LEWISTON — Attorney Rebecca Webber said a landlord she represented lost a case before the Maine Human Rights Commission for asking prospective tenants how many kids they had.

“He wasn’t a bad person,” Webber said. “He wasn’t planning on discriminating. He had a lot of kids himself and he really wanted to know so he could help the tenants find the right apartment for their circumstances. But he got nailed for that.”

Webber told landlords at an Androscoggin County Chamber of Commerce luncheon Thursday that it’s just one of the many questions they cannot ask if they want to stay within the law.

“Be careful what you say,” she said. “You don’t want to give the tenant some reason to think you are targeting their tenancy on some basis. Lots of times, you make decisions that are perfectly legal. But be careful what you are talking about — even if it’s in the back of your head, don’t say it.”

Webber and her Skelton, Taintor & Abbott colleague, attorney Jamie Belleau, had some basic advice for landlords: be careful what you ask and keep good records.

Webber said Wednesday’s discussion was inspired by Lewiston Mayor Robert Macdonald’s meeting with landlords in June.

“When you think of all the landlords in the state, whether they have just one building or multiple units, they are all subject to the laws we are going to talk about. So, hopefully, this will be the next piece and we can help a lot of local businesses.”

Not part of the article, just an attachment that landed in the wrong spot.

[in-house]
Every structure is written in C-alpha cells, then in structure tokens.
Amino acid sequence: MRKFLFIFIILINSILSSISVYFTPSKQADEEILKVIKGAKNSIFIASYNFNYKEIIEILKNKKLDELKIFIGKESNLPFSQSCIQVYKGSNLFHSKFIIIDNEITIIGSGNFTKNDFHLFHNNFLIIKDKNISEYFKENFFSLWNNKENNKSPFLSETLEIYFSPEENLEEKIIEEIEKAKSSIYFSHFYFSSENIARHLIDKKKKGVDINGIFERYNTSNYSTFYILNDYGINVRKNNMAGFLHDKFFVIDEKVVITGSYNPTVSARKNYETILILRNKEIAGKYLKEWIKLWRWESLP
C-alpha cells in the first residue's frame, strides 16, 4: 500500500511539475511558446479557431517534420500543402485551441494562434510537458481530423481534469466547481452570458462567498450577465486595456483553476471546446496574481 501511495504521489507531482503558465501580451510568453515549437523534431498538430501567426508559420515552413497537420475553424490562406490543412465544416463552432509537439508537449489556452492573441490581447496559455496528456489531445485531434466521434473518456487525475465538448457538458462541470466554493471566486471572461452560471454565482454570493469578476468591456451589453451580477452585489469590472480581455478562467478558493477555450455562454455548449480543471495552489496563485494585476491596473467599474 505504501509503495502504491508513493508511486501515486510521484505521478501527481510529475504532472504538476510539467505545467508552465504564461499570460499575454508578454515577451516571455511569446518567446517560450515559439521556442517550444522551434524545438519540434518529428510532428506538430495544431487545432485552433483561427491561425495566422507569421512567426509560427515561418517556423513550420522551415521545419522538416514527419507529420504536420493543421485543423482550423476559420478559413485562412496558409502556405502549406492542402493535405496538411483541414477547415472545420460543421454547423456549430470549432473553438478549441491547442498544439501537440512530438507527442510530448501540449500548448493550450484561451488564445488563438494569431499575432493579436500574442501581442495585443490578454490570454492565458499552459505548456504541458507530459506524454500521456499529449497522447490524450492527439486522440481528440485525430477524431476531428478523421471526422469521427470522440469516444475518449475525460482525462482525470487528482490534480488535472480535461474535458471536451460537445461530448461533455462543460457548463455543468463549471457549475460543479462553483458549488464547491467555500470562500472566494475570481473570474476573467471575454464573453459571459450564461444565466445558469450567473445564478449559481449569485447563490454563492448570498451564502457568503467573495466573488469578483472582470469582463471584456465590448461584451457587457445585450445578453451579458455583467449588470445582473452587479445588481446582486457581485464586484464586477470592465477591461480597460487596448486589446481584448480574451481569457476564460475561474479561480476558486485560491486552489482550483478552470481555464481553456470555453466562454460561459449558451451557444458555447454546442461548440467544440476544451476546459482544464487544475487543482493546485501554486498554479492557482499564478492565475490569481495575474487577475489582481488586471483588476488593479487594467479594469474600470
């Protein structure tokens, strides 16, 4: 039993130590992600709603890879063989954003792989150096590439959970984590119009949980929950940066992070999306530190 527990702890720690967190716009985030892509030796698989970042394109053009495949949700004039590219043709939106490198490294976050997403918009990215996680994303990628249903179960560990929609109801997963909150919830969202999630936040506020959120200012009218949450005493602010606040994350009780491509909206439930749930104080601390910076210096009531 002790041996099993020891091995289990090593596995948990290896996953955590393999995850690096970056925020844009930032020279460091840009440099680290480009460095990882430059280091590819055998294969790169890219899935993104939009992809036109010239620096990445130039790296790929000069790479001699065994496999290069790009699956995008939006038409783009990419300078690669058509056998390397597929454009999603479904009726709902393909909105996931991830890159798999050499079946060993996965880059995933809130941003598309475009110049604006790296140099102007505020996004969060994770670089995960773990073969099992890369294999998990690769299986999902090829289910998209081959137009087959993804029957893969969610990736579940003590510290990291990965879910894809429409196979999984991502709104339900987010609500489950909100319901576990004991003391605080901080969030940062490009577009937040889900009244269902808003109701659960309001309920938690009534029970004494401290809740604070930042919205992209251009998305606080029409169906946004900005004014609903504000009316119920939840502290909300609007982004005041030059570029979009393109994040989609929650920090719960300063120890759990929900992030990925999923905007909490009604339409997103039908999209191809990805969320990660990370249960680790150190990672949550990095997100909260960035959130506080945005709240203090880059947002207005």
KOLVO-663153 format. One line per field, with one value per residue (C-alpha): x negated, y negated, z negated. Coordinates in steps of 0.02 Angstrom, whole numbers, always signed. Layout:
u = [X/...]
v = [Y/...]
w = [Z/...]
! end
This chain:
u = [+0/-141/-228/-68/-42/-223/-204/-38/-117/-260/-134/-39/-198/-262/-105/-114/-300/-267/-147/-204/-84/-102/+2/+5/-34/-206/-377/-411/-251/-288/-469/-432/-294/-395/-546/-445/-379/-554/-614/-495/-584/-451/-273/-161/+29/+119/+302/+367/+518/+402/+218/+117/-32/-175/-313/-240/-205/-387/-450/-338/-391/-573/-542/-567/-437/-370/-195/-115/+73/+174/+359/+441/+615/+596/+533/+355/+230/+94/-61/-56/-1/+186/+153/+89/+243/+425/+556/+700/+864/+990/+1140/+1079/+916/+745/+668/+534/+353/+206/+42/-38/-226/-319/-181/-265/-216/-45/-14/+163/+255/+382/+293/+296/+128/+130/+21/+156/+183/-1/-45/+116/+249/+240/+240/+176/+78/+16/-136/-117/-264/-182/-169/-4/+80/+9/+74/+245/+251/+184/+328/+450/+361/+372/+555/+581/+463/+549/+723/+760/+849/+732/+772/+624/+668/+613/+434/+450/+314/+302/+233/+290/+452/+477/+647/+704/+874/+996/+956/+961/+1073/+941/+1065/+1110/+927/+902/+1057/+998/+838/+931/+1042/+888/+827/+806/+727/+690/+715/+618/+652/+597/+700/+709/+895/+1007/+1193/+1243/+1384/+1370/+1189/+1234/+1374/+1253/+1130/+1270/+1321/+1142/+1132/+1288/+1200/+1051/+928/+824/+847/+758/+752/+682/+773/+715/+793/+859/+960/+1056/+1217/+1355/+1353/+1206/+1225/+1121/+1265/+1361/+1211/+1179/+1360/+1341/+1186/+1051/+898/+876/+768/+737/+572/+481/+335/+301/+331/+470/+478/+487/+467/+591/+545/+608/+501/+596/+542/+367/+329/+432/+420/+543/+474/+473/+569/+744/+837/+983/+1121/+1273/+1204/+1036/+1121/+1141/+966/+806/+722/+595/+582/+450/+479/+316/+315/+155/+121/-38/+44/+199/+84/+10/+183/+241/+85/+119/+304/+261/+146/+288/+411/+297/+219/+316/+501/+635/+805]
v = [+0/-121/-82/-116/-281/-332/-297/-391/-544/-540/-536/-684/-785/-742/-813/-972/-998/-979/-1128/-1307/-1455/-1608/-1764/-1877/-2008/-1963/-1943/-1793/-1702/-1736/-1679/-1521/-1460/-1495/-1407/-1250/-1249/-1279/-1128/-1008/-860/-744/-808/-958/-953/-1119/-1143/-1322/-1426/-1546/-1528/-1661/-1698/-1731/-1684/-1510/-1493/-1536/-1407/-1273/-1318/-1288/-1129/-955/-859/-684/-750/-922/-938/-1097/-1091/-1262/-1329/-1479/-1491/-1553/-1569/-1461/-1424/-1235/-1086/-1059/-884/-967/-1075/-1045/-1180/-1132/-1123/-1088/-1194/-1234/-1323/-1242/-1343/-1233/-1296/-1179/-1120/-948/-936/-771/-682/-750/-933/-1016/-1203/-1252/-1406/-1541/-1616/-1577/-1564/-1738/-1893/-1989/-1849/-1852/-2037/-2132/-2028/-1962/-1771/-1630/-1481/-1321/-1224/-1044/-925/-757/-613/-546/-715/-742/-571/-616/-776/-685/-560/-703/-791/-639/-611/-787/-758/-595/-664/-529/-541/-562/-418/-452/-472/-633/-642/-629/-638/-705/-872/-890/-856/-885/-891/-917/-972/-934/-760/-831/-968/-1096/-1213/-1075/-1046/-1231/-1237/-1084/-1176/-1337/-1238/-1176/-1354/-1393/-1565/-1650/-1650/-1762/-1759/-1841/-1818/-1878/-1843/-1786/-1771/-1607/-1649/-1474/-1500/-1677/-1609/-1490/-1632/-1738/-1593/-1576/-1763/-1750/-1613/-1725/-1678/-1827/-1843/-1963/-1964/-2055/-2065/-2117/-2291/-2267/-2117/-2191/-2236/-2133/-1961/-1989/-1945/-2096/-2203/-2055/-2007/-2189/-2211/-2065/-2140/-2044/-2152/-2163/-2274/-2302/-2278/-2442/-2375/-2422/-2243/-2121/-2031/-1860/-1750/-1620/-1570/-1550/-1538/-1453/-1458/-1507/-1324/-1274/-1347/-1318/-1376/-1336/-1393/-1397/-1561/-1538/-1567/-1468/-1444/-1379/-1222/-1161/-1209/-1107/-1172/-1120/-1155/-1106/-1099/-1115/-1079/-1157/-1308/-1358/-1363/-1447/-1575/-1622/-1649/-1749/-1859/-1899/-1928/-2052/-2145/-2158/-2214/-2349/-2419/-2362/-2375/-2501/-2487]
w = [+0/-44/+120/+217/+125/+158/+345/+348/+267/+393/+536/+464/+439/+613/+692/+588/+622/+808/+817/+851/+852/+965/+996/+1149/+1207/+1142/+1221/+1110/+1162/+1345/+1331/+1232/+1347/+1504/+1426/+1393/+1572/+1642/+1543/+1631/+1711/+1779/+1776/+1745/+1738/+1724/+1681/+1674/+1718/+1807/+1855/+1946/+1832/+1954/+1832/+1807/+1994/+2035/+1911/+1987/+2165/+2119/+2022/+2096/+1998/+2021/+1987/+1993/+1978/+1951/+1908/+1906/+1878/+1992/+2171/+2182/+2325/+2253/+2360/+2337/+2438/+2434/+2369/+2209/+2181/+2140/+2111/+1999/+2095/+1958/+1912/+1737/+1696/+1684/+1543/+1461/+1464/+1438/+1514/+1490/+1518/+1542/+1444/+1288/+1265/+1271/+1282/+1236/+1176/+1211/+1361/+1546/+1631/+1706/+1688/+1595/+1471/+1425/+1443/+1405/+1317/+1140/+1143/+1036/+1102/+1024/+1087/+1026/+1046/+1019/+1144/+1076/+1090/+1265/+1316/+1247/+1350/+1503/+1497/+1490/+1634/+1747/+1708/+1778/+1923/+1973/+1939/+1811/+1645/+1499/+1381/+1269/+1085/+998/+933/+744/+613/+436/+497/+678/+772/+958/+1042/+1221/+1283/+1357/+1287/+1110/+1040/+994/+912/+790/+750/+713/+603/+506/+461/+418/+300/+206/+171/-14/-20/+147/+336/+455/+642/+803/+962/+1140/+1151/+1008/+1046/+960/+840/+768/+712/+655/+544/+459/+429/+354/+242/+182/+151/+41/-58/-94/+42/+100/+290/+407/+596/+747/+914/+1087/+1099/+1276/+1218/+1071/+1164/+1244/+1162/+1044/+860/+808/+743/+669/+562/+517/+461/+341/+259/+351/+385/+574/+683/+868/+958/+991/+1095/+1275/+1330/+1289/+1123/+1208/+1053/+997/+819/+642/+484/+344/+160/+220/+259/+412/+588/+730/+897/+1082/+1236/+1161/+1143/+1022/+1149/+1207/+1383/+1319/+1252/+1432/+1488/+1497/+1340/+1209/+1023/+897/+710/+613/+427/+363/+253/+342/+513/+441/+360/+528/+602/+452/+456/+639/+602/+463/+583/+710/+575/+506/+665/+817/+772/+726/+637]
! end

Maine’s Human Rights Act is designed to protect residents from discrimination in their jobs, housing and daily life. Part of it spells out lawful and unlawful questions landlords can ask.

They can inquire if a would-be tenant is a citizen or not but not the tenant’s nationality, for example. They can ask the names of people who would live in the rented house but not about genders, marital statuses, about pregnancy or if there are children. And they can ask how many people will be living in the house, but not the number of children.

Webber said her client landlord asked how many children would be living in a unit on an application form. He was forced to change that form.

“We worked out a deal very quickly, and got Pine Tree Legal to sign off on a new application,” she said.

Another landlord observed that a second-story landing might not be safe for children of a new tenant. Later, when that tenant was evicted for illegally tapping into another tenant’s cable television, that observation was brought back up.

“The commission found the eviction was legal, because the tenant was stealing other people’s services, but there was still a reasonable grounds for discrimination based on the words that came out of his mouth,” she said.

She urged landlords to learn the law and keep their opinions to themselves.

“The good news is the Maine Human Rights Commission can’t impose any penalty on you,” she said. “You have to go through the process and you’ll have to go through the time and the expense of hiring an attorney. Only a court can impose fines, and they usually won’t impose a $10,000 fine for just saying something. But you still don’t want to go down that road.”

Belleau talked about getting ready to evict a trouble-making tenant. Whether the landlords have a lease or a tenant-at-will, they should keep careful records of every transaction and interaction.

“If something does happen, you are in that much better of a position if you have to present something to a judge,” Belleau said. “You may not have the time and I get that. But if you are capable of taking two minutes at night, and you’ve talked to your tenant about an issue, write it down. Keep a logbook.”

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